World's Most Dangerous Spyware Watching You Right Now? Terrifying Experience Reading Pegasus Reveals
Thank you @panmacmillanindia for providing a media copy of the book
I am excited to share my thoughts on Pegasus: The Story of the World's Most Dangerous Spyware by Laurent Richard and Sandrine Rigaurd.
Pegasus is a fascinating book that takes readers on a thrilling journey through the murky world of cyber-surveillance. The authors, Laurent Richard and Sandrine Rigaurd, provide a detailed account of how Pegasus was uncovered by an international consortium of journalists, after they received a leaked list of 50,000 mobile phone numbers.
The book is well-researched and informative, with a fast-paced narrative that keeps readers engaged. The authors offer a comprehensive overview of Pegasus, its capabilities, and its potential for abuse by governments and corporations. They also highlight the urgent need for stronger privacy laws and protections for individual rights.
The authors describe the dangerous and secretive investigation that followed, as the journalists worked tirelessly to prove NSO's involvement in the scandal. The book is well-written and engaging, with a fast-paced narrative that keeps readers on the edge of their seats.
While the authors' collaboration with an international consortium of journalists is commendable, it is unfortunate that they chose to collaborate with The Wire in India, which has been criticized for lacking credibility, especially after the whole Meta scandal that ‘unwired’ late last year. However, this does not detract from the overall quality of the book, which provides a compelling account of the far-reaching implications of state-sponsored surveillance and the urgent need to protect individual privacy and human rights.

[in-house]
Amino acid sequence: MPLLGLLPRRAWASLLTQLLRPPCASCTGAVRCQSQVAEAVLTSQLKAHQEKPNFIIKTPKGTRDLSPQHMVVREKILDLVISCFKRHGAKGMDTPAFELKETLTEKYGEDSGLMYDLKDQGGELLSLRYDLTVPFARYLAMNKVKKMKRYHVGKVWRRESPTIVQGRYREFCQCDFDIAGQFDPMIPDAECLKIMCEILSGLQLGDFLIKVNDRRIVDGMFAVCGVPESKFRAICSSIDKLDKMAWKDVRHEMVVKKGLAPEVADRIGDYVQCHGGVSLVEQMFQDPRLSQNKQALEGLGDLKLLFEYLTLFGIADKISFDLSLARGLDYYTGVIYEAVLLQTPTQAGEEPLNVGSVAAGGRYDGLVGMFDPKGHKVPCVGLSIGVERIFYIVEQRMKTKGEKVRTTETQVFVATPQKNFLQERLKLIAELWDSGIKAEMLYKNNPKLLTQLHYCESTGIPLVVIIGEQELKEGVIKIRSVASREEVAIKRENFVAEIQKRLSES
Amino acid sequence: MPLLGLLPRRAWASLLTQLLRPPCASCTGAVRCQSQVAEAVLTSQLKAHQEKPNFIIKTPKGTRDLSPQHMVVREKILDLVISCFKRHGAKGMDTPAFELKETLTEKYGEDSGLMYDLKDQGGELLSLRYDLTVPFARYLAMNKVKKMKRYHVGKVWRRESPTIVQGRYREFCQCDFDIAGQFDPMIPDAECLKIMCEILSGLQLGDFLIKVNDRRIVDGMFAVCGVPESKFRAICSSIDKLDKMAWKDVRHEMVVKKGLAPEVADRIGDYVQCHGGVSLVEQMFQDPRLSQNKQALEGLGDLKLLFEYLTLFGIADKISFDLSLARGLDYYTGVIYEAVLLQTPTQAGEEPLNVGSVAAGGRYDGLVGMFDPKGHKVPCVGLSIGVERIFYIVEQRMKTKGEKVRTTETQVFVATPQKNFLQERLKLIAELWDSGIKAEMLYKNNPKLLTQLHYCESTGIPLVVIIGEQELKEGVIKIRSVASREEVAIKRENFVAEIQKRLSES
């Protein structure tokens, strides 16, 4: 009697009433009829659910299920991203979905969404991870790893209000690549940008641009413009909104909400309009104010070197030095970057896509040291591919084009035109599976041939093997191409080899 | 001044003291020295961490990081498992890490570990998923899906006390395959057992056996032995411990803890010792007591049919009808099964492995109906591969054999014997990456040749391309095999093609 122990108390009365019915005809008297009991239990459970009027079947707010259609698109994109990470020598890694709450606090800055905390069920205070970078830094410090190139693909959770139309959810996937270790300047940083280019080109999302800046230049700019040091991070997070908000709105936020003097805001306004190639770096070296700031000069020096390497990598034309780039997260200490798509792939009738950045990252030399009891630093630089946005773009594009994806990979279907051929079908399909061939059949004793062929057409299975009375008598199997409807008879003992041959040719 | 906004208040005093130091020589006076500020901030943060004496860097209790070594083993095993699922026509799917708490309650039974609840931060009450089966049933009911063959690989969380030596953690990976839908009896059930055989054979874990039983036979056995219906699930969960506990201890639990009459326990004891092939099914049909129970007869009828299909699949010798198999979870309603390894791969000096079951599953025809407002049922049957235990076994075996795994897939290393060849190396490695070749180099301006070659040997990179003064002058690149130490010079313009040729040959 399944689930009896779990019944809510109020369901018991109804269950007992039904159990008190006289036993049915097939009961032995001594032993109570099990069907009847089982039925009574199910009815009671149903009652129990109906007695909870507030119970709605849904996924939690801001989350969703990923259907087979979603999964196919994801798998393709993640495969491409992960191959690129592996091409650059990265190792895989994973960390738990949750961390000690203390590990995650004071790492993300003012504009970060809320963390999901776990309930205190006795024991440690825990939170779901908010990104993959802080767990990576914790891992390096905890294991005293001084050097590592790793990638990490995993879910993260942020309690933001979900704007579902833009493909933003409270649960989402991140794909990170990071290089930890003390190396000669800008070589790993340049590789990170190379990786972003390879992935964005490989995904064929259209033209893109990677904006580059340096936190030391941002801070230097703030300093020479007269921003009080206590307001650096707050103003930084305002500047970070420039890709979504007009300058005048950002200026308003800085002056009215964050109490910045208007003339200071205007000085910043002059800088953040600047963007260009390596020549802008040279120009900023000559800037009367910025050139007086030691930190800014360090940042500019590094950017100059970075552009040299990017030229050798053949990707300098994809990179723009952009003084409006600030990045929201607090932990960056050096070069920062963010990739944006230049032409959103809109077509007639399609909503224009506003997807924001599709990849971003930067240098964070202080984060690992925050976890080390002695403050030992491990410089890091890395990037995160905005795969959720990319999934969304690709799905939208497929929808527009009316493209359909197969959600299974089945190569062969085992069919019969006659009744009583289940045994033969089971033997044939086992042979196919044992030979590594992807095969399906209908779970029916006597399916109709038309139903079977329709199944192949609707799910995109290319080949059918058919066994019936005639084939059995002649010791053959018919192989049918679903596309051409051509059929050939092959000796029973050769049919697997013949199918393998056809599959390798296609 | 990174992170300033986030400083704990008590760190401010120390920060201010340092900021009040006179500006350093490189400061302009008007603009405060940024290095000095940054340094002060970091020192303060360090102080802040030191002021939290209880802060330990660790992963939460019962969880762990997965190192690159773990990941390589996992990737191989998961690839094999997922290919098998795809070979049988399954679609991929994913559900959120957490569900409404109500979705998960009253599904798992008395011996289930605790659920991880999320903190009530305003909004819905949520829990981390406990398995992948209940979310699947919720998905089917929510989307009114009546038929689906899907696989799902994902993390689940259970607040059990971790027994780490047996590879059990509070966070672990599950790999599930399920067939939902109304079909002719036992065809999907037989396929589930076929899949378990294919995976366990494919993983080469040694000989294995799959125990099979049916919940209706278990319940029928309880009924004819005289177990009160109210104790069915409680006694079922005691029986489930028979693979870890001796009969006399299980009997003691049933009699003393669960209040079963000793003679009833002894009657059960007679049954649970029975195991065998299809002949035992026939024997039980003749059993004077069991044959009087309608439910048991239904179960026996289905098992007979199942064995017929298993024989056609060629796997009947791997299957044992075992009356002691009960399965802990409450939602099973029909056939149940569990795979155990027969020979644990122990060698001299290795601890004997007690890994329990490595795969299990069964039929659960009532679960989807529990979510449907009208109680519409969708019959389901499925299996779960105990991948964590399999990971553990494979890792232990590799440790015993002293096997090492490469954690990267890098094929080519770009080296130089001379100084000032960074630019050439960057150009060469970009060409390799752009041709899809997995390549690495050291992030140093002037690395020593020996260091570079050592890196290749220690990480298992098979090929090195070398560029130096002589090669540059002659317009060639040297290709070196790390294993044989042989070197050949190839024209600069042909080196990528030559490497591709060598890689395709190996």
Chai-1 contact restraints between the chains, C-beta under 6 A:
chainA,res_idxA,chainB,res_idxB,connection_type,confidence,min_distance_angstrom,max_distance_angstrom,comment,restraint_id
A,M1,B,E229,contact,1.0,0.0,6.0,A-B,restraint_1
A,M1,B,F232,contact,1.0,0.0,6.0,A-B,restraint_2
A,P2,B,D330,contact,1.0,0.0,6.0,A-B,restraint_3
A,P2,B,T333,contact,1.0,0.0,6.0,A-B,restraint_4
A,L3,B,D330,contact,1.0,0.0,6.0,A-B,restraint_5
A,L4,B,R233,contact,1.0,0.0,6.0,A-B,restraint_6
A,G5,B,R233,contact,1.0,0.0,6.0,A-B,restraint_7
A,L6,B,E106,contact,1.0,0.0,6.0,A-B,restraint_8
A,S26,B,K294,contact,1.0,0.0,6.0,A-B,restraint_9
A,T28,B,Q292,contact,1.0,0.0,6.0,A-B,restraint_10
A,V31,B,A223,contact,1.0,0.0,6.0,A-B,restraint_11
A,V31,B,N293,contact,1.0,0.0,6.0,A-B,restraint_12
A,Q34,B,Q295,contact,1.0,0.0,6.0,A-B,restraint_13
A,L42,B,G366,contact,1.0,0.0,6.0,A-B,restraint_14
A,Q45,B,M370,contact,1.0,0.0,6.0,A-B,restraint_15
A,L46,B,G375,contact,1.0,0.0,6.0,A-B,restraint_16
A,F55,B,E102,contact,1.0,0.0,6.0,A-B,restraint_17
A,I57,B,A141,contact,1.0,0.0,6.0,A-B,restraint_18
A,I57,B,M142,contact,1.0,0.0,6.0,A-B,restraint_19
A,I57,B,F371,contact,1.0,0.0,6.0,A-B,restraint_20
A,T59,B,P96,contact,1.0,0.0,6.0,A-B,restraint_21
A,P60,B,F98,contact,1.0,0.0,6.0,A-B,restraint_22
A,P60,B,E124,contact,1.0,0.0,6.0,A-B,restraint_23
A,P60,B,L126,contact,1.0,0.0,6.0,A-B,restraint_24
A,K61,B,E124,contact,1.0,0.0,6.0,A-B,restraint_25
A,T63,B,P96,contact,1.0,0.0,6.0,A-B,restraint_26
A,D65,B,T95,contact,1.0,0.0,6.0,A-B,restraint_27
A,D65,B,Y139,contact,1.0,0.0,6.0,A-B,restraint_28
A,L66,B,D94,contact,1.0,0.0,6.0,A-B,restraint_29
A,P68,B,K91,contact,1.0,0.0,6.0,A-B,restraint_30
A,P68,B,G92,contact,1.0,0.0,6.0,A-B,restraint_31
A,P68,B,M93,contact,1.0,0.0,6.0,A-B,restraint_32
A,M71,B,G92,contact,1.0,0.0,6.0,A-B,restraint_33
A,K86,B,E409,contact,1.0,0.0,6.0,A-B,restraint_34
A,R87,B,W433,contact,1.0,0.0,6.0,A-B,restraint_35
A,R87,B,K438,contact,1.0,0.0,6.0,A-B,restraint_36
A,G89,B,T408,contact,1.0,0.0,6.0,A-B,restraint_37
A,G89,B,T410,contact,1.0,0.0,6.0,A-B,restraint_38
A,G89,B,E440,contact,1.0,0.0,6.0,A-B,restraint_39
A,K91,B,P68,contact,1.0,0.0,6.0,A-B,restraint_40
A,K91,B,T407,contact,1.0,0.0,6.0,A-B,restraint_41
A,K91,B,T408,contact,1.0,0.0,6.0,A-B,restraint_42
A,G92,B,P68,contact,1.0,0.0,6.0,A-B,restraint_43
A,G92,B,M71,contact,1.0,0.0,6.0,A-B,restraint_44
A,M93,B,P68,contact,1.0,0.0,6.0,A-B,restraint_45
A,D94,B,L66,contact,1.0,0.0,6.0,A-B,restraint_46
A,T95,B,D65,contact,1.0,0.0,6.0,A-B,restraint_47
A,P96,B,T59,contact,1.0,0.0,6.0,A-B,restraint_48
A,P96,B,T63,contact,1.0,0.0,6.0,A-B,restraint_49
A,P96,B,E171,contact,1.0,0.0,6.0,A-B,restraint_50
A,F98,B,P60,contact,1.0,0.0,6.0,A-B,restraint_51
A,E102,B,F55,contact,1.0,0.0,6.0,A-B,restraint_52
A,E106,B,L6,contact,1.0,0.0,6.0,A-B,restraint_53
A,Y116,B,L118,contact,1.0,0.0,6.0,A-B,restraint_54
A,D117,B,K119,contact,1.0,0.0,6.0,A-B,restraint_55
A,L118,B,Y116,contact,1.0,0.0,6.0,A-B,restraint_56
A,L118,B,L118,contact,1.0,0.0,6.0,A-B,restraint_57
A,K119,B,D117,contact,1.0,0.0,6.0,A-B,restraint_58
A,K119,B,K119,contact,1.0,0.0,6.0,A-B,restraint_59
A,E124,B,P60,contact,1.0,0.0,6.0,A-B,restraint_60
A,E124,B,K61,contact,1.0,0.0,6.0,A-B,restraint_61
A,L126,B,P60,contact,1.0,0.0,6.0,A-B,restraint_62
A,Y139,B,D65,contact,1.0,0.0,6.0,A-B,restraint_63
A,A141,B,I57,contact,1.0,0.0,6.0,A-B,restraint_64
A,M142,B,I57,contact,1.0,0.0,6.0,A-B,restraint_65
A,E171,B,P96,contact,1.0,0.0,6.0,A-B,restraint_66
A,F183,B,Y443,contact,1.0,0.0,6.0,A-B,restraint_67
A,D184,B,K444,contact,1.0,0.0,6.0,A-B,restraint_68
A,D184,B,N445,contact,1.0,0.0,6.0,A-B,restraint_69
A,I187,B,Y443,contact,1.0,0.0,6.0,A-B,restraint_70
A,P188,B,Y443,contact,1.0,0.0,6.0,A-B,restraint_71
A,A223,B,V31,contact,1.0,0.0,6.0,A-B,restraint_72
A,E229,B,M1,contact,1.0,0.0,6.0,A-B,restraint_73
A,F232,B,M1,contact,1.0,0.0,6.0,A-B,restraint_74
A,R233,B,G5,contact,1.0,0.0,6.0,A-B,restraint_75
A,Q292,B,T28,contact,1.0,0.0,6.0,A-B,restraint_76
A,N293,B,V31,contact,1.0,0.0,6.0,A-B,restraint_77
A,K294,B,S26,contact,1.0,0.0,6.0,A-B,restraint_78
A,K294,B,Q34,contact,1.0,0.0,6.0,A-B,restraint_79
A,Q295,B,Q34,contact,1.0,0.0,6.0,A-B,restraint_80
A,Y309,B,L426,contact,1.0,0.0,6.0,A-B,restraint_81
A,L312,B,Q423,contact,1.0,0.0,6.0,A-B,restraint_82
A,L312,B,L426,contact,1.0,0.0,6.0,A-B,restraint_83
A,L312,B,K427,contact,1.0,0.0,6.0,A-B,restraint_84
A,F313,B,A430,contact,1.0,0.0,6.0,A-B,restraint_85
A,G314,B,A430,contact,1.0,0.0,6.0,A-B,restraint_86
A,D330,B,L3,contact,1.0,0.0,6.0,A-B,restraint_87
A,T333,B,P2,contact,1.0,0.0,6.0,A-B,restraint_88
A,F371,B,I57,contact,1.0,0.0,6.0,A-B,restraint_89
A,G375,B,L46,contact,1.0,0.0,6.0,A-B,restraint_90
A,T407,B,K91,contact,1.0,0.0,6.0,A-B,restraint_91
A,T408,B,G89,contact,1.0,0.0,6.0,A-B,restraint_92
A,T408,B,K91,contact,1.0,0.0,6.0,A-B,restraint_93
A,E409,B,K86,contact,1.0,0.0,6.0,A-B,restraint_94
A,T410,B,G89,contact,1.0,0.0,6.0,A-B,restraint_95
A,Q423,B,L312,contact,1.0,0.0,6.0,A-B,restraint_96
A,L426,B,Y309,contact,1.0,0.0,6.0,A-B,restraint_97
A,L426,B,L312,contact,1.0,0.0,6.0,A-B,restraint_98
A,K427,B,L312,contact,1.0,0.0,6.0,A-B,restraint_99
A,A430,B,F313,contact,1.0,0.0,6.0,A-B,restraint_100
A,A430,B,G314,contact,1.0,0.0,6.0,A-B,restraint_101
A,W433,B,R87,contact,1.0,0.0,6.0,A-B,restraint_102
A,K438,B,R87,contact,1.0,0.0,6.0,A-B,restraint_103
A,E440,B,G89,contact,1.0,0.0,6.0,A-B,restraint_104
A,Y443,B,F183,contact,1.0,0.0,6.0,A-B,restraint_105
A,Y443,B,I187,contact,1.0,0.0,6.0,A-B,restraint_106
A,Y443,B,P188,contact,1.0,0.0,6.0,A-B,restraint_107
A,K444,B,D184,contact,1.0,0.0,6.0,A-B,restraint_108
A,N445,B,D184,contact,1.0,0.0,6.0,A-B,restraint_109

The most frightening aspect of Pegasus is its ability to infect mobile phones or other devices without the knowledge of their owners, leaving them completely unaware that they are under surveillance. This powerful spyware has reportedly been used to monitor countless innocent individuals, including diplomats, heads of state, and journalists, among others. The scope of its use is truly terrifying.
Thanks to a data leak, the existence of Pegasus was exposed, and the subsequent investigation and public disclosure of its capabilities left me thoroughly disturbed.
Despite its engaging subject matter, some readers, including devoted journalists and tech enthusiasts, may struggle with the extensive and complex geopolitical subplots that dominate parts of Pegasus. At times, the level of detail can be overwhelming and could be described as "in the weeds," particularly in the book's first half. In fact, the intricacy of the narrative was almost enough to make me abandon it altogether. The authors personal experience at the time of the Charlie Hebdo shootings, although not much relevant to the context, was deeply moving to read about.
Overall, Pegasus is a must-read for anyone interested in cybersecurity, privacy, and human rights. It is a sobering reminder of the power and potential abuses of technology, and a call to action for governments, corporations, and individuals to work together to ensure that these abuses do not continue unchecked.
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